16 enterprise based cooperation in the field of R&D innovation, low carbon technologies and natural/material resource efficiency. Smart specialisation is advocated in several elements of the programme strategy, such as innovation clusters for regional growth, European Innovation Partnership and innovation friendly business environment for SME s. Contribution to Sustainable Growth The programme strategy contributes to reduced GHG emissions, increased energy efficiency and an increased share of renewable energy in the consumption and production mix, by stimulating eco-innovation and the development and uptake of low carbon technologies and transport systems. Furthermore, the programme focusses on projects in the field of resource and materials efficiency. In addition, the programme focusses on energy accessibility and affordability which contribute to territorial cohesion and social inclusion. The projects foreseen should include steps towards the actual implementation of detailed action plans and lead to real solutions for reducing GHG emissions, reducing waste and increasing recycling. The strategy also focuses on the mitigative and adaptive capacity of at-risk territories to respond to climate change natural events. In relation to the low carbon Roadmap, the NWE programme contributes to the realisation of low carbon goals in sectors that have high energy saving potentials, such as the de-carbonised power sector (SO2 and SO3), industrial sectors (SO3 and SO5), transport (SO4) and the built environment (SO2). The programme also takes the EU strategy on climate change into account. SO2 considers large parts of this strategy by promoting cooperation on the integration of adaptation and mitigation measures. Coherence with the Connecting Europe Facility can also be found in relation to SO2 and SO3. The Connecting Europe Facility will support large infrastructure development projects, whilst the NWE programme will support the implementation of joint territorial strategies and the up-take of low carbon technologies to reduce GHG emissions and improve energy performance. Contribution to Inclusive Growth Transnational and territorial aspects of social inclusion may include removing barriers for a transnational labour market, as well as transnational education, entrepreneurship education and pre-employment training. This also links to the innovation strategy (social innovation). Social inclusion is embedded throughout the programme strategy and will be made visible in the SO, where applicable (for example in the Types of Action). Furthermore, this will be integrated into the project selection criteria. The programme seeks to link the weak regions with the strong regions in the NWE area, and to support the development of technologies and services with a high social impact (for example in the health domain) for all types of population. Moreover, the programme strategy addresses energy accessibility and affordability and improving energy efficiency in social housing. Contribution to the Territorial Agenda (TA2020) Besides contributing to the EU2020 strategy, the NWE programme also takes into account the TA2020. By linking the weaker and stronger regions, the programme promotes a balanced territorial development. By promoting project partnerships from peripheral and less urbanized areas within NWE the programme contributes to a polycentric territorial development. By asking for participation and involvement of the relevant partners in the project territories in order to contribute to the change in the 16/84

17 thematic field tackled, better vertical and horizontal governance mechanisms can be tested. Furthermore, the programme strategy will contribute to the development of new products, services and processes, which ensures global competitiveness of the regions involved. The programme will focus on areas of investment linked to the context in which enterprises operate (infrastructure, business services, support for business, innovation, ICT and research) and to the provision of services to citizens in relevant areas (energy, on-line services, education, health, social and research infrastructures, accessibility, quality of the environment). 1.2 Justification of the financial allocation (to be defined at a later stage) 17/84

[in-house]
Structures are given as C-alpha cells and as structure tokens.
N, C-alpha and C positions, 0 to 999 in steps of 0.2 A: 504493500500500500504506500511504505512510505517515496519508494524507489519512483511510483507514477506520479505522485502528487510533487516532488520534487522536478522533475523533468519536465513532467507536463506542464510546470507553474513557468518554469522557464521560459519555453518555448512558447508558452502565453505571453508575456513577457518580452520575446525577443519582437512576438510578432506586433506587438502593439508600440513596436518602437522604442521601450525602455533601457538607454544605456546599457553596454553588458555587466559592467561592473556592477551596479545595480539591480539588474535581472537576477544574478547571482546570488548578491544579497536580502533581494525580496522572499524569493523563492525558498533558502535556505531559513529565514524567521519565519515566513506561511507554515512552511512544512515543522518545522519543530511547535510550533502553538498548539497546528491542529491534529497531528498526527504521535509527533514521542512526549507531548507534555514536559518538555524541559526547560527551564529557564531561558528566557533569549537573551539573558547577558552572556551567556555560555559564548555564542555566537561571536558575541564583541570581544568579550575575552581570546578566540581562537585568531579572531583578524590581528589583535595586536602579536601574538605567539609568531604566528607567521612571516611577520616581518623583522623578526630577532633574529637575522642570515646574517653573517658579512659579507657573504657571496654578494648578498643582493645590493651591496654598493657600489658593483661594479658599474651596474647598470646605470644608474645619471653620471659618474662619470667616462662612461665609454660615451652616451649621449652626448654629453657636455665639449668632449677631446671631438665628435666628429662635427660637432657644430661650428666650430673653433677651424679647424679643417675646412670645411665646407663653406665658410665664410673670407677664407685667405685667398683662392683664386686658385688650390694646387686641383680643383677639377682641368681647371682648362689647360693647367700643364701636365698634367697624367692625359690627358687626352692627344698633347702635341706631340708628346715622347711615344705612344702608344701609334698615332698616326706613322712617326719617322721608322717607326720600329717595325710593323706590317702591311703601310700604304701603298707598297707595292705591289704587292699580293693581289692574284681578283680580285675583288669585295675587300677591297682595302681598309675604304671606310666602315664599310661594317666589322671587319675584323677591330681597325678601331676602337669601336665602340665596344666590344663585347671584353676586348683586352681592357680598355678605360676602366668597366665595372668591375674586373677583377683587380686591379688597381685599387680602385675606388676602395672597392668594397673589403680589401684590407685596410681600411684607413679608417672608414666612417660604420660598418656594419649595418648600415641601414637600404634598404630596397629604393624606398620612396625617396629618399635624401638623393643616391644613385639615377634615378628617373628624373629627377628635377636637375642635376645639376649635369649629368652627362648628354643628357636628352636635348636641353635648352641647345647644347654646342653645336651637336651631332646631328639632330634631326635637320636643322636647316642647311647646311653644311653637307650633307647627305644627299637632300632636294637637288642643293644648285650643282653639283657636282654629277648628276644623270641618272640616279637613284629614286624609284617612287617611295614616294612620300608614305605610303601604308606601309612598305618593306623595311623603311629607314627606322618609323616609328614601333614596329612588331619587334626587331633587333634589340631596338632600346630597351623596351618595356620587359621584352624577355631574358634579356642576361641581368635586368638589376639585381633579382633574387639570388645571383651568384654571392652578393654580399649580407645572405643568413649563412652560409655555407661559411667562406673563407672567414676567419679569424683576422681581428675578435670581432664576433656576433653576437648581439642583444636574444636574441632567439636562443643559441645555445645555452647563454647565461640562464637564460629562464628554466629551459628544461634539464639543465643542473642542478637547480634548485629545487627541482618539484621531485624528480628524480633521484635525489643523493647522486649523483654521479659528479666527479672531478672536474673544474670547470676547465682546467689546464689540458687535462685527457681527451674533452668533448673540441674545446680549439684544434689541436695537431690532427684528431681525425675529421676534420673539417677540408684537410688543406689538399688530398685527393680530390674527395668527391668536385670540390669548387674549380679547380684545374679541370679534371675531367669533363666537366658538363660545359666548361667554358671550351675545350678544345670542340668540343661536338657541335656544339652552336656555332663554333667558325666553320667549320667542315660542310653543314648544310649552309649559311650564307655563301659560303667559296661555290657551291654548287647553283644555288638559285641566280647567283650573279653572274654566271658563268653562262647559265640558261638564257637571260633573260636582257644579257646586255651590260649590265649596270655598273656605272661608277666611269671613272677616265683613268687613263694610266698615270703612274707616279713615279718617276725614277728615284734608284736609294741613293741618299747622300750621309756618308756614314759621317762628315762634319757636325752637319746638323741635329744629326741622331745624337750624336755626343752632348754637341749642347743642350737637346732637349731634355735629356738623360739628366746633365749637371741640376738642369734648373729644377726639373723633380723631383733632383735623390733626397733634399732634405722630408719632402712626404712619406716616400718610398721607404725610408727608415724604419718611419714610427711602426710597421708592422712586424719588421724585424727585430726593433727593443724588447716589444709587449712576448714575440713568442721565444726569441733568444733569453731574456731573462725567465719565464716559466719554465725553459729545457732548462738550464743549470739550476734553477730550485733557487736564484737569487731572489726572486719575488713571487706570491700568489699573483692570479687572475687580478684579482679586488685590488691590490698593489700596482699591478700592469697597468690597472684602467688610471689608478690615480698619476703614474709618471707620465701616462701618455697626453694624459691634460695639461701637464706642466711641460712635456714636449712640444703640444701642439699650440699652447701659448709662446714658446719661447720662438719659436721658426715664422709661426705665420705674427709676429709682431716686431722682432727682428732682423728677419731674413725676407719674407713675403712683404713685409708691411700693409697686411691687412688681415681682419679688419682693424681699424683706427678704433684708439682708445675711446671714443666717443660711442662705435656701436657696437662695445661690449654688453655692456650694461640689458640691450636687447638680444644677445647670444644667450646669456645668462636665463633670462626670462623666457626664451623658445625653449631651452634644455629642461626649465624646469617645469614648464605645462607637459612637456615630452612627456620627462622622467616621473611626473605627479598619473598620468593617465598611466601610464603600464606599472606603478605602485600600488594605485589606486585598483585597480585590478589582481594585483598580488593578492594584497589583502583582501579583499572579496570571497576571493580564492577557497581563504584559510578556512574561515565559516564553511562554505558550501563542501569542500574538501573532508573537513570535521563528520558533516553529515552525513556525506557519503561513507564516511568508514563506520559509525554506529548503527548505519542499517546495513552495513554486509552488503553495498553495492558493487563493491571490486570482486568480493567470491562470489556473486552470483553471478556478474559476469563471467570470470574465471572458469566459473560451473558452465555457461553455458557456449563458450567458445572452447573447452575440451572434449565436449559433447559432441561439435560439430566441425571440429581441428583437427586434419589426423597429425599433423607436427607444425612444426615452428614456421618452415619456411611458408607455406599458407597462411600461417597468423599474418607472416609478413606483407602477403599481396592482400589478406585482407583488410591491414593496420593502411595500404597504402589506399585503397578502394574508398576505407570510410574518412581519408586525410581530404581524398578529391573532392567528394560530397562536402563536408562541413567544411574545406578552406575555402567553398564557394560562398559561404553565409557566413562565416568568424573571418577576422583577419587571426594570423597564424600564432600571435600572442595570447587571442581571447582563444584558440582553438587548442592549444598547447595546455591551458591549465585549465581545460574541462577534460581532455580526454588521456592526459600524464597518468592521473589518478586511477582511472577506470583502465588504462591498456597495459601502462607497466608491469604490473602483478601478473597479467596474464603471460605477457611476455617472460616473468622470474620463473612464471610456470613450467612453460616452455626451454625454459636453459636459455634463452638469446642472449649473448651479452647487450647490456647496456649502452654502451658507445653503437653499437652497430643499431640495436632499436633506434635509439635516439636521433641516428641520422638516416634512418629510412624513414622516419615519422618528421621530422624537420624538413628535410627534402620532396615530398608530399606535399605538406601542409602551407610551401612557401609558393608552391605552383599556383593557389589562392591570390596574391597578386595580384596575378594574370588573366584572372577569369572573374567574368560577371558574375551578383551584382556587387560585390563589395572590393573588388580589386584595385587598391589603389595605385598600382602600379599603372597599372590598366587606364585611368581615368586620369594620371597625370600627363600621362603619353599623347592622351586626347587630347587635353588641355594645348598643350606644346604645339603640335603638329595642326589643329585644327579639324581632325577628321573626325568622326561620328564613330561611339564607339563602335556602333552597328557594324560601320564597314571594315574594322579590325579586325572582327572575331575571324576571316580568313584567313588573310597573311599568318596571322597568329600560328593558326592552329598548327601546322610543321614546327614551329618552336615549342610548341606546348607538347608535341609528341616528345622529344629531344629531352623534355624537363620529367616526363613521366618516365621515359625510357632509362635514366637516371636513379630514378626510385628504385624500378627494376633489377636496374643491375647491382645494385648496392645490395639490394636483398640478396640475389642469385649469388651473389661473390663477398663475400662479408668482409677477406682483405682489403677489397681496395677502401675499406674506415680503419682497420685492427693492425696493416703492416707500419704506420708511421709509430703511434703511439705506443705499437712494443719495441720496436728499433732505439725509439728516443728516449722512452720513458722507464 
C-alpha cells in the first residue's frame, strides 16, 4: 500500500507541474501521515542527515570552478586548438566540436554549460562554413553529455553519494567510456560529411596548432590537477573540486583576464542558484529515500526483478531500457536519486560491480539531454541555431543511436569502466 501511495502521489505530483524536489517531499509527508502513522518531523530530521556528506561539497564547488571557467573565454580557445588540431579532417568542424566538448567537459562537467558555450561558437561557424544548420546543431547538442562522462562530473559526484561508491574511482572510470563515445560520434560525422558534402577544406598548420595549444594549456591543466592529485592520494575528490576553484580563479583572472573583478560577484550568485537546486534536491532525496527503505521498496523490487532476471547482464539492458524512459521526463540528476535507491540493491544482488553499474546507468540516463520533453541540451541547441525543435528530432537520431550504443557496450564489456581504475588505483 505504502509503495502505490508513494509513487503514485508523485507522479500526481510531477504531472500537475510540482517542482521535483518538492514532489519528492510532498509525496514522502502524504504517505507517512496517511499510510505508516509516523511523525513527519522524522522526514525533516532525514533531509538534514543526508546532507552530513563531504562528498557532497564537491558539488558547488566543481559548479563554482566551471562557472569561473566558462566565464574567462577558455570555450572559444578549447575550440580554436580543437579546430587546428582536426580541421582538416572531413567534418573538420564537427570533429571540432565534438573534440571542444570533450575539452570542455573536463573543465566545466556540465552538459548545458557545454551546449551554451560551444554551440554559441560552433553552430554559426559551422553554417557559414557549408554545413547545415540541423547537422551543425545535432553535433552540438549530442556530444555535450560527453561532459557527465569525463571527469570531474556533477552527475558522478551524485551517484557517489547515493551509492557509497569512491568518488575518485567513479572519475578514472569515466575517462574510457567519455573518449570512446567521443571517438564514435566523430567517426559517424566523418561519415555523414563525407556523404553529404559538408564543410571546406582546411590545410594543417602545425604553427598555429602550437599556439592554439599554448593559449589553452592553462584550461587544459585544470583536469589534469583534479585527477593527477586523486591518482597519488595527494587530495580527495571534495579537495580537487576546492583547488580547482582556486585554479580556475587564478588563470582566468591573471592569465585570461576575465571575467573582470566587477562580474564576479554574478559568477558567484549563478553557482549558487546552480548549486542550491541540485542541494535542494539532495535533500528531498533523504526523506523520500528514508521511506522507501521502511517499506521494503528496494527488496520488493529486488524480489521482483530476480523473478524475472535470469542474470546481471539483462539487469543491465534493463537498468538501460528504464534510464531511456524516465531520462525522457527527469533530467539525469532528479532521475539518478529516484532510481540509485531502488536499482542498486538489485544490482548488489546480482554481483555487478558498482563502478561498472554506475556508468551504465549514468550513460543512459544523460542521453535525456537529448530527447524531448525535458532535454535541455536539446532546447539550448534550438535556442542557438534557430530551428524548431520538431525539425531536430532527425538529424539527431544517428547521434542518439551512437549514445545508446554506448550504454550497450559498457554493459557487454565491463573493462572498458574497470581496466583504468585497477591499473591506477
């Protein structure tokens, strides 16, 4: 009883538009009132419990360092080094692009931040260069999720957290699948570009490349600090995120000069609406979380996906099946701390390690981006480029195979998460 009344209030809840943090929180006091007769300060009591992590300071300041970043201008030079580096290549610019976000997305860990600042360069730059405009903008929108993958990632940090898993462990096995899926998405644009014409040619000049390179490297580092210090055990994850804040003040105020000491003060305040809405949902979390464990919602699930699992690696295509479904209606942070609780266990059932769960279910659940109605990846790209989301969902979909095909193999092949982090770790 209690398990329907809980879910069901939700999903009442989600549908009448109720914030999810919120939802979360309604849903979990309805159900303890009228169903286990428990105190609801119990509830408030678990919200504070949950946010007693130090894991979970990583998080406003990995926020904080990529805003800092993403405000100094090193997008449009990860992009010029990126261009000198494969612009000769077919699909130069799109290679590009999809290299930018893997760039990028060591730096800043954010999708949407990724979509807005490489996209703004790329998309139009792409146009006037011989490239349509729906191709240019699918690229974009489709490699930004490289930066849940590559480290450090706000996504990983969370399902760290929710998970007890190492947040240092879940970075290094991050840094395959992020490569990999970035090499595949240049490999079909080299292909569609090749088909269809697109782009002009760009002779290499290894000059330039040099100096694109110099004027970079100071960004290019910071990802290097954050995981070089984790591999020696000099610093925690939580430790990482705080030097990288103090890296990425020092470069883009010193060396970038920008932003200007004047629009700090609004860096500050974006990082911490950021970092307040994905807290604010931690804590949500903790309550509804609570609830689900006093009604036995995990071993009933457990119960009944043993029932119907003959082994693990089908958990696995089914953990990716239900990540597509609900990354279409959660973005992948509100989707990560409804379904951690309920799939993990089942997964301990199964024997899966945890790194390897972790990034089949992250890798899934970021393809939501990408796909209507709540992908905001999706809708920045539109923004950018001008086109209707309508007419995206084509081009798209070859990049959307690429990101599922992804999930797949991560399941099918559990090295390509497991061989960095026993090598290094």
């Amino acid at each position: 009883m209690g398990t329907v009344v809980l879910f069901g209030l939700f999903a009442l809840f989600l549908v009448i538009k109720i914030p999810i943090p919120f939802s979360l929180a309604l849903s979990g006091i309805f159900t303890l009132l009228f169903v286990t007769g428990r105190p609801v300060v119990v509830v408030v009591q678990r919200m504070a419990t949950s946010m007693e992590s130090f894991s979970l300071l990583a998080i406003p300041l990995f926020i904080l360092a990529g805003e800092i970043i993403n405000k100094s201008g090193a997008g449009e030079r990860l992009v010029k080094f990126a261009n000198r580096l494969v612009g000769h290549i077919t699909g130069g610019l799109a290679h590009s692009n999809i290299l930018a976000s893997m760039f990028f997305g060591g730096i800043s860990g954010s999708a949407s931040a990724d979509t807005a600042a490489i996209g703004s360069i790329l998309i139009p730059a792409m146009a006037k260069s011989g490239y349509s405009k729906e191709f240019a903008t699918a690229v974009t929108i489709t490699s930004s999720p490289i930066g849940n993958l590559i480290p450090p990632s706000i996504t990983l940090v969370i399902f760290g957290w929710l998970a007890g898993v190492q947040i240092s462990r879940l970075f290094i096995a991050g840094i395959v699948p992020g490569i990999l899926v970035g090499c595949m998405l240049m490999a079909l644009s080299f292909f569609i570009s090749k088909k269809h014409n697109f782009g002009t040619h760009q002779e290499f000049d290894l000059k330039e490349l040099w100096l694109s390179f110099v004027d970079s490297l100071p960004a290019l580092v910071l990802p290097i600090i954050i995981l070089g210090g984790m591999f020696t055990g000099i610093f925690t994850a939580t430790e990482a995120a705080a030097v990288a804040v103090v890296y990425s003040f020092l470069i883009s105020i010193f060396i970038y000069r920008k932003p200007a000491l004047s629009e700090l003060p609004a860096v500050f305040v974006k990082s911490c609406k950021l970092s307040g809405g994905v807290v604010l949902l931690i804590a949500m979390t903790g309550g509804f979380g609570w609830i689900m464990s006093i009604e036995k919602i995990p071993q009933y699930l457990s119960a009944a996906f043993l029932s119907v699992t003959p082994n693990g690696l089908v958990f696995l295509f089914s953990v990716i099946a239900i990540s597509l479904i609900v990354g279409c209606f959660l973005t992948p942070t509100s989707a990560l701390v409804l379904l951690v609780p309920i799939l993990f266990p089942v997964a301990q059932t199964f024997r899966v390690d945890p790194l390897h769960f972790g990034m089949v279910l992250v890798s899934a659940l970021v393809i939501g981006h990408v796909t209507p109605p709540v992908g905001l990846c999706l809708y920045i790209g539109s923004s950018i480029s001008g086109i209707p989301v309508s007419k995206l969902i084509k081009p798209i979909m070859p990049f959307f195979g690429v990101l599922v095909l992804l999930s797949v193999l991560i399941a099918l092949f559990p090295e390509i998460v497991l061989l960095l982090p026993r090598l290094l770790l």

18 Table 2: Overview of the programme investment strategy Priority Thematic objective Investment priorities Specific objectives corresponding to the investment priorities 1 Innovation 1 1b 1. To enhance innovation performance in NWE through international cooperation 2 Low carbon 4 4e 2. To reduce GHG emissions in NWE through international cooperation on the implementation of low carbon, energy or climate protection strategies 3 Resource & materials efficiency Technical Assistance 4f 3. To reduce GHG emissions in NWE through international cooperation on the uptake of low carbon technologies, products, processes and services 7 7c 4. To reduce GHG-emissions in NWE through international cooperation on transnational low carbon solutions in transport systems 6 6f 5. To optimise (re)use of material and natural resources in NWE through international cooperation Result indicators corresponding to the specific objective [input from result indicator tables] Share of innovation stakeholders in NWE benefiting from international cooperation Share of stakeholders in the energy sector in NWE benefiting from international cooperation Share of stakeholders in the low carbon sector in NWE benefiting from international cooperation Share of stakeholders in the (transnational) transport sector in NWE benefiting from international cooperation Share of organisations working on the (re)use of material and natural resources in NWE benefiting from international cooperation ERDF support- EUR Share of the total Union support to the operational programme (by Fund) 2 ERDF ENI (where appl.) IPA (where appl.) % n/a n/a % n/a n/a % n/a n/a % n/a n/a % n/a n/a n/a n/a n/a % n/a n/a 2 Presentation of amounts transferred from ENI and IPA depends on management option chosen, cfr. fiche no. 28 on Elements related to proposed integration of allocations under external financing instruments into ETC programmes. 18/84

19 SECTION 2. DESCRIPTION OF THE PRIORITY AXES - ARTICLE 7(2) (B) AND (C) ETC REGULATION Section 2.A A description of the priority axes other than technical assistance- Article 7(2) (b) ETC Regulation 19/84

20 PRIORITY 1 INNOVATION 20/84